“I was supposed to meet with the President the morning of August 15 at 10.30. He had asked to meet for an update on food security,” remembers Suleyman Bin Shah, Deputy Minister for Industry and Commerce. “But the President was sitting there just reading a book outside by himself. I kept waiting; I didn’t see any strong emotions from him. Before midday, there was a lot of gunfire outside, but I don’t believe this came from the Taliban. Then suddenly, everyone from inside was asked to leave, and were running out. I never saw him again.”

Only Ghani is accused of not only abandoning the country and those who had fought hard for it but of stealing bags of cash to the tune of $150 million in the process, according to multiple witnesses. The money was reportedly brought to him by the Afghan Bank – monies allocated for the currency exchange market – before his helicopter, stuffed with top advisors and security personnel, took flight to Uzbekistan and onto the United Arab Emirates (UAE) where he resides on “humanitarian grounds.”

The former President has dismissed the claims, calling them “completely and categorically false.”

Nonetheless, the Special Inspector General for Afghanistan (SIGAR) has launched a formal probe into if and what was taken. The U.S. Justice Department may also investigate the matter and has the authority to bring forth criminal charges and extradition, depending on the findings.

However, the Ghani debacle is not the only information surfacing with regards to swaths of money being transferred to high-level individuals ahead of the collapse. Reports have since surfaced of senior personnel in multiple ministries exiting the embattled country with money that did not personally belong to them.

According to one Afghan consular officer in a neighboring country, who requested anonymity for fear of retaliation, millions were transferred to the Ambassador, and the high-level attaches just a few days before the Taliban takeover. Those funds were earmarked to pay the staff salaries – only almost all the staff were let go.



On the eve of one young Afghan’s engagement party, a lavish four-hour lunchtime affair at a local wedding hall, he received word that at least ten Taliban would attend to observe that the “rules” of no live music and strict separation of males and females were being observed.

“But mostly,” the groom-to-be, who asked only to be identified as Nazr, says in an almost whisper. “They come to eat the food.”

The Taliban, officially termed the Islamic Emirate of Afghanistan, have been in power for four months. But for twenty years as an insurgency, the foot soldiers have not received official salaries. According to one local media professional, Ahmed Naweed, who hosted a wedding for his cousin last month, Taliban fighters sat in a separate room to chow down on the wedding food.

“They came, they ate, and then left,” he recalls. “I asked the person in charge why they were here, and he said that they come regularly (for food).”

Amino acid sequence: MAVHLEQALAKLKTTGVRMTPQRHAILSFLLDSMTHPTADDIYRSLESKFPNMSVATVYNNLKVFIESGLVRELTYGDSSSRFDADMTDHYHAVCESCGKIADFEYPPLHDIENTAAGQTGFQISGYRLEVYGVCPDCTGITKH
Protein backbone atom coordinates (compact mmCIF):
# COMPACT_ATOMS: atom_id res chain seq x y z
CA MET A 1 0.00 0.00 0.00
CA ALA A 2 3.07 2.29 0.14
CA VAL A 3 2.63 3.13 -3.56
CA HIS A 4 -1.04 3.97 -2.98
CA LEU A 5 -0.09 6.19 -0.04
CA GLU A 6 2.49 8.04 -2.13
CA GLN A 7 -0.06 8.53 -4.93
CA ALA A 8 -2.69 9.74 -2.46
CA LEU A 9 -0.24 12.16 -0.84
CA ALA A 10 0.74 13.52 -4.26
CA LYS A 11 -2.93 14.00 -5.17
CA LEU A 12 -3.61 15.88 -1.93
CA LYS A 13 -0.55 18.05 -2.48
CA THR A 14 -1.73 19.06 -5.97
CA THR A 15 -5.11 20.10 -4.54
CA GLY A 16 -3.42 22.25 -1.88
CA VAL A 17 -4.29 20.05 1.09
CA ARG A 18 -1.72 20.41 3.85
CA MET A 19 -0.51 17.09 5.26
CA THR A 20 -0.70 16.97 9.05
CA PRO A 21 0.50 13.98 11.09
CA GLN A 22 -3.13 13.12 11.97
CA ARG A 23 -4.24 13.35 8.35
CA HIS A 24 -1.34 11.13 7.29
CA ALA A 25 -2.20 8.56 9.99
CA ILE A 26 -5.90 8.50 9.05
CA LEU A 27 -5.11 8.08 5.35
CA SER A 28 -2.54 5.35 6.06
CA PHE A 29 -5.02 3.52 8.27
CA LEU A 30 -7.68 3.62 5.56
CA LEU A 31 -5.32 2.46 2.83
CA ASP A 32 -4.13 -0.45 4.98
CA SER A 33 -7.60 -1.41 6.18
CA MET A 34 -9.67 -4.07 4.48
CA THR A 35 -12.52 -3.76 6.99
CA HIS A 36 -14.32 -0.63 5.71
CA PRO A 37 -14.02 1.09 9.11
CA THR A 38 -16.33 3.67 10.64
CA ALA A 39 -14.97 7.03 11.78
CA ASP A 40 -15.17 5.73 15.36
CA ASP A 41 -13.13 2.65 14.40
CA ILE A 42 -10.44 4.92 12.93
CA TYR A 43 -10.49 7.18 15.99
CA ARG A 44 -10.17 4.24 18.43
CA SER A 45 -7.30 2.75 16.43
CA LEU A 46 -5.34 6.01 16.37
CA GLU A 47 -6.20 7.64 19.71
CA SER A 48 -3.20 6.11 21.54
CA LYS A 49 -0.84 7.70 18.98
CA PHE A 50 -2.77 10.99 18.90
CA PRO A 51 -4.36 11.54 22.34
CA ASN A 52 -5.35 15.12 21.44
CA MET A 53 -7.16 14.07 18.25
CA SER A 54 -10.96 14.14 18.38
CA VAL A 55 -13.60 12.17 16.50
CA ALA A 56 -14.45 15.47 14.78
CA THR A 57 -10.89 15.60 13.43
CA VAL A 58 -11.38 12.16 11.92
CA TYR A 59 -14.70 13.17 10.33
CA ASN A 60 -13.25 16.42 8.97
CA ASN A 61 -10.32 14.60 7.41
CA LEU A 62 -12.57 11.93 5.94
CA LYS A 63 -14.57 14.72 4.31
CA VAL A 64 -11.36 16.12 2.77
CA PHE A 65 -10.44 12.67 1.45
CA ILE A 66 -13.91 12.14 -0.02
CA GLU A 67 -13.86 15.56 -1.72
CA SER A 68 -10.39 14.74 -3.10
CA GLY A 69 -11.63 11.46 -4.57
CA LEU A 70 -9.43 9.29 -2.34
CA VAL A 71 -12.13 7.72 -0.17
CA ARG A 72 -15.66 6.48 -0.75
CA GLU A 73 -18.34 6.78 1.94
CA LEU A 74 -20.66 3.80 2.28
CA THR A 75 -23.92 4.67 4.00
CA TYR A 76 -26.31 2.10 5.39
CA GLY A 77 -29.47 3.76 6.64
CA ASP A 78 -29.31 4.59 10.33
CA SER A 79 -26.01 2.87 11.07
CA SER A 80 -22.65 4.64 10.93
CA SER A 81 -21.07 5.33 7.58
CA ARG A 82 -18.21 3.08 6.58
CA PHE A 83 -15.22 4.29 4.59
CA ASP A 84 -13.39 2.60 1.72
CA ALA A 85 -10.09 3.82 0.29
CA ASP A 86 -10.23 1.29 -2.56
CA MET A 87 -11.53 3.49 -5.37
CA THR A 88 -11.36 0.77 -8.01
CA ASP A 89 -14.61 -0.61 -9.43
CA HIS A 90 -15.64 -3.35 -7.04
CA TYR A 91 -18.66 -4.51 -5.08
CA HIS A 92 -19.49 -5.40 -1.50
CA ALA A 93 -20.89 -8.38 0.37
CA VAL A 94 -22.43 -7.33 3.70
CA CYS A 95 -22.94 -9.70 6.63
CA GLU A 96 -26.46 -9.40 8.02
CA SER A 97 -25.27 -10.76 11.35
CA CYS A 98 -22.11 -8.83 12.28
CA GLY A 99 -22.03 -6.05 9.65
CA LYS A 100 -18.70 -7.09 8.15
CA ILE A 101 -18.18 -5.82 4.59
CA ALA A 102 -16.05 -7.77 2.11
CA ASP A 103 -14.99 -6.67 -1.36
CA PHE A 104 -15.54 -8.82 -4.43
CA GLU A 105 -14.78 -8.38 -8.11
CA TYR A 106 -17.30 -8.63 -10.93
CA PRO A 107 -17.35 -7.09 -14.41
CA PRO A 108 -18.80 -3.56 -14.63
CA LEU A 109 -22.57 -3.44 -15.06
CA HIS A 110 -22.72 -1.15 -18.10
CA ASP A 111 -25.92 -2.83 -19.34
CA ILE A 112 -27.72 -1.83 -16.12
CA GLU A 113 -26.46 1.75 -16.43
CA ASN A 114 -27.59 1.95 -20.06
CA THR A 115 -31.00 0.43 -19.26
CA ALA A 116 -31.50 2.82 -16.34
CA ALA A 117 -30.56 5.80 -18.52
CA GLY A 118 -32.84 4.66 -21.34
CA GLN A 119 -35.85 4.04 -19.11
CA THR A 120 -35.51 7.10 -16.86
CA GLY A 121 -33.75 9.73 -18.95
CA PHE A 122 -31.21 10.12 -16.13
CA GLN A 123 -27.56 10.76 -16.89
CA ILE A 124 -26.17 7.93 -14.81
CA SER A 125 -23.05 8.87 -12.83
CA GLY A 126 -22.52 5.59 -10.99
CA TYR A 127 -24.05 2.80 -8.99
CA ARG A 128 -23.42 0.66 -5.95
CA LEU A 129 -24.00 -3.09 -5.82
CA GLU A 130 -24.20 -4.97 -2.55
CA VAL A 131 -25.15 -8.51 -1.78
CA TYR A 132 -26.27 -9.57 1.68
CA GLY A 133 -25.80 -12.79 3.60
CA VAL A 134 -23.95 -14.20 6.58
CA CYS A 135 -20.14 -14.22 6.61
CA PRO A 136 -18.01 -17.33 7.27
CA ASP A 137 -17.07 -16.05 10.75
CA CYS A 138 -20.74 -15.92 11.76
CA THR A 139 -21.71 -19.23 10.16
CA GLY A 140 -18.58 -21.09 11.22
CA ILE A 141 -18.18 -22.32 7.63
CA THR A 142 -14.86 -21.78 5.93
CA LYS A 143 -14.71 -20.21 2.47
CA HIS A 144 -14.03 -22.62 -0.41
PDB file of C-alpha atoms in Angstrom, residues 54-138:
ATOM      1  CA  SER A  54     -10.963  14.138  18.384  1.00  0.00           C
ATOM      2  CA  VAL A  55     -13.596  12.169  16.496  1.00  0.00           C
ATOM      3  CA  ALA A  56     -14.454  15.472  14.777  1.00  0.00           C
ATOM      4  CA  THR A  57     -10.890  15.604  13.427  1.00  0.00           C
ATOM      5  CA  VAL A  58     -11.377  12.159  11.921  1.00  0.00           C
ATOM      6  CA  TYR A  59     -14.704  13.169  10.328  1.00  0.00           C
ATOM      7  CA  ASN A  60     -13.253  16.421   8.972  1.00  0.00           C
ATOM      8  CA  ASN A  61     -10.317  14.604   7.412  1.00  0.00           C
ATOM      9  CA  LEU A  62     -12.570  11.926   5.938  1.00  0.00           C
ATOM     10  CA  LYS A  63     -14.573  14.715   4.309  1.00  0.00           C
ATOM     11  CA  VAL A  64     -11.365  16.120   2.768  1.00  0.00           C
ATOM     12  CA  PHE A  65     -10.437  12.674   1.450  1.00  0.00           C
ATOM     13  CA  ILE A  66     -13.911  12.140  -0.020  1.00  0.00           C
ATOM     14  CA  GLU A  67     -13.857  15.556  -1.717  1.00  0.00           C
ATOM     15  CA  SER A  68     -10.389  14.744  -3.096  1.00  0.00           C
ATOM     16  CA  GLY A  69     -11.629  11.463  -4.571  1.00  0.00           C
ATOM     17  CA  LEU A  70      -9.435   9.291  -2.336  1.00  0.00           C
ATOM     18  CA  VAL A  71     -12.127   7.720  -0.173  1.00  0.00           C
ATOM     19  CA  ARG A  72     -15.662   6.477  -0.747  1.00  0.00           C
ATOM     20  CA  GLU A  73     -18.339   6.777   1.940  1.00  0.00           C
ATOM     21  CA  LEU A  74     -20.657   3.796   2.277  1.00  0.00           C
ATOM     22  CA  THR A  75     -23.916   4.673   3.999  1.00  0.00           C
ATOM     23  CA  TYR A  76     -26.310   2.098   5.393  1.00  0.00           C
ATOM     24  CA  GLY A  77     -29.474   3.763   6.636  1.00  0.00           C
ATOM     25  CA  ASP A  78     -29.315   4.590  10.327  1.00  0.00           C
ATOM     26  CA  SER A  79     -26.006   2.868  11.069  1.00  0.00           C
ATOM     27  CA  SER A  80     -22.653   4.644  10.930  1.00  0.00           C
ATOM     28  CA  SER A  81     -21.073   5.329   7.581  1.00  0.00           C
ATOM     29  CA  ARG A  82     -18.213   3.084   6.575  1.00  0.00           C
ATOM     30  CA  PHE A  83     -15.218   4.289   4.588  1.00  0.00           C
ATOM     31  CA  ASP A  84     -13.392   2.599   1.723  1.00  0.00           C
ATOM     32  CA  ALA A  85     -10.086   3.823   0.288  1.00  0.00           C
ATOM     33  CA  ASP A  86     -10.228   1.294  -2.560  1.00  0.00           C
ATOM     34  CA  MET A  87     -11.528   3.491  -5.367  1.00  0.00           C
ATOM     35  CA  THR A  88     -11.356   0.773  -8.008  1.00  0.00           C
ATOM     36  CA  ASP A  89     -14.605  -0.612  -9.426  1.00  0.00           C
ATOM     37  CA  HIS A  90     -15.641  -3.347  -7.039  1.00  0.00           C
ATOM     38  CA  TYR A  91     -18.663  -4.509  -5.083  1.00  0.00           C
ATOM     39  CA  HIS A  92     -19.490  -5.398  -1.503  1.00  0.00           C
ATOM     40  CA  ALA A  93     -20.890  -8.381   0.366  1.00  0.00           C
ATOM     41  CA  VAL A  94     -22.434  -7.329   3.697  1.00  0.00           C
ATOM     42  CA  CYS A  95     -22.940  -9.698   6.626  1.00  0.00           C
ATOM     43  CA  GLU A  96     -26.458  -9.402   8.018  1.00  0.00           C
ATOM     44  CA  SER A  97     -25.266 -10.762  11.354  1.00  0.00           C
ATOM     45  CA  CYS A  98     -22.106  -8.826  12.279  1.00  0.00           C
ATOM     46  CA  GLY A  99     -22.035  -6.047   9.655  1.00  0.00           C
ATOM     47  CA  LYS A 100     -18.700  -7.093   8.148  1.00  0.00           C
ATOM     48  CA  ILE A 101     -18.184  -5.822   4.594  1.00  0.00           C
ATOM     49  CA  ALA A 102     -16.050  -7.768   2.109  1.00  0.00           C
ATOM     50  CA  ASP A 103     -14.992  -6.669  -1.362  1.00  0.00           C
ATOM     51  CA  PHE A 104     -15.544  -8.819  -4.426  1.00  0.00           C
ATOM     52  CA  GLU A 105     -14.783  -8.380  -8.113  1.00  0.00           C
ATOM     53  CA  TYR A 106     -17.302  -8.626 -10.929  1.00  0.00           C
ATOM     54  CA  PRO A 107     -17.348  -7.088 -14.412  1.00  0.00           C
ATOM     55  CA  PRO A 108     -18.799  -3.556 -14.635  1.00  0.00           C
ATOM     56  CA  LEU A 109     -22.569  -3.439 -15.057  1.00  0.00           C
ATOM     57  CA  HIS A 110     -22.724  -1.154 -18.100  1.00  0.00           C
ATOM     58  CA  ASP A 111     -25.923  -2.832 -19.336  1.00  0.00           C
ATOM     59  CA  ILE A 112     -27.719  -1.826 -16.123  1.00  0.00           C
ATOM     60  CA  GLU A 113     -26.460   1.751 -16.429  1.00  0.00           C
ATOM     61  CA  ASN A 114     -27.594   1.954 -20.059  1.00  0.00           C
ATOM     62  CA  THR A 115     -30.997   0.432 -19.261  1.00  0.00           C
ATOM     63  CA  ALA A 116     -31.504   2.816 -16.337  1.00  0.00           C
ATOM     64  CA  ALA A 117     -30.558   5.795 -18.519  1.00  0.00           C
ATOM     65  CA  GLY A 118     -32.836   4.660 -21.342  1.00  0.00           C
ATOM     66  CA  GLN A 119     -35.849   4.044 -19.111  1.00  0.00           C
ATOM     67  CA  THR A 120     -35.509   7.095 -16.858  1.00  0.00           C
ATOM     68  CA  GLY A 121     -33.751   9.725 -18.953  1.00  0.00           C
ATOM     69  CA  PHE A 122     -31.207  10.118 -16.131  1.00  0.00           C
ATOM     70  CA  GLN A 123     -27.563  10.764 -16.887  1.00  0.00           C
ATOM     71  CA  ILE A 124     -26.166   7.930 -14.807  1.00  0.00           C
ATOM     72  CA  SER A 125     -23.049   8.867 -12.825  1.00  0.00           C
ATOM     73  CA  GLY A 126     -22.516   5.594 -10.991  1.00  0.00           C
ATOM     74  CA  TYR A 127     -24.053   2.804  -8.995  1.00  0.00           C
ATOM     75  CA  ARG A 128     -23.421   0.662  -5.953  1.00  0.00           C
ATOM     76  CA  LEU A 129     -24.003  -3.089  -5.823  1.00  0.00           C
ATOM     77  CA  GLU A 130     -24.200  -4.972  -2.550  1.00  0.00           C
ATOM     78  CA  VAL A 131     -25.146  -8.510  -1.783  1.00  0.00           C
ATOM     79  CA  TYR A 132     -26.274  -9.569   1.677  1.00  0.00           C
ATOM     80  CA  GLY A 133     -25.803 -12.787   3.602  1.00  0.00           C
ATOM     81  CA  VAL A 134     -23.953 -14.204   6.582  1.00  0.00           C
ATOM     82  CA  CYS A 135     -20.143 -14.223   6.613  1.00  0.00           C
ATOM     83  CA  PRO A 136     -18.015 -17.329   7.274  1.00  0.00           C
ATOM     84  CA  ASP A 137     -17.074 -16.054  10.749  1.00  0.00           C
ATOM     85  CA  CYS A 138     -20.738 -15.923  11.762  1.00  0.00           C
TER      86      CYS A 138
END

The biggest concern for the industry now is the fast-falling Afghan community.

Wedding Halls are separated of men and women so women can act more freely without prying eyes but equally. The dancing is nonstop.

“Generally, our customers were higher government officials and big company owners. Those people are not there anymore. But we have lost 80 percent of the clients,” notes Sabawoon, 45, the General Manager at Khaleej Wedding Hall for the last 13 years. “Earlier we used to have 150 full-time staff and 20 cleaners, but now only 40 people are left. For higher salaries, we have decreased the amount by 50 percent, and for lower level, we have decreased it by 25 percent.”

He points out that most wedding halls were undergoing expensive construction projects from December 2020 through to June 2021 and that “no one could have predicted such a situation.”

Sayed Yaqoot Ahmadi, 51, who has been the General Manager of the Sultan City wedding hall for the past decade, concurred that “business is decreasing day by day.”

“The business started dropping when Covid started in 2020 and then further when the Taliban regime came to power, people’s economy got very weak. For us, it has decreased by 60 percent,” he laments.

And Zabiullah, who has managed the Kabul Paris Wedding Hall for five years, adds that he has not been able to pay employees for the last two months.

“Neither us nor the clients can withdraw money from bank accounts to pay for things,” he bemoans. “The Taliban have said (through the Wedding Halls Union) they will observe, but no direction has been given yet.”

Indeed, while the new leadership is yet to hand down a formal mandate regarding changes to weddings and parties in adherence to their strict interpretation of Islam, the verbal directive is that the elaborate affairs – the center of most Afghan’s lives regardless of socioeconomic standing – can no longer include live musical instruments.

Music through a DJ is permitted only on the women’s side, but that means that partitions separating men and women are no longer tolerated. Instead, the sexes have to be in entirely different halls to “not disturb” the men on the other side.

The loss of live music since the Taliban takeover has cut through the heart of Afghan culture, with music schools fast shuttering and musicians either fleeing the country or going into hiding.

“Most of the musicians have left, so there is no music there,” says Mohammad, the Kabul Wedding Halls Union Director, who surmises business has fallen 70 percent. “If the banking system gets better, we hope things will get better.”

The Taliban of 2021 has endeavored to project a more moderate illustration than the hardline, brutal portrayal it functioned on during their last power reign from 1996 to 2001. Yet the prohibition on music remains as harsh as it was a quarter of a century ago.

For many, it marks a searing reversal on the last two decades. In the wake of the U.S. invasion post the attacks of September 11, the Afghan music scene flourished – and in turn, the jubilation of dancing and performing at weddings did too. Only that was all cut short on the sultry summer afternoon of August 15.


For those interested in learning more about the aftermath of war, please pick up a copy of my latest book “Only Cry for the Living: Memos from Inside the ISIS Battlefield.”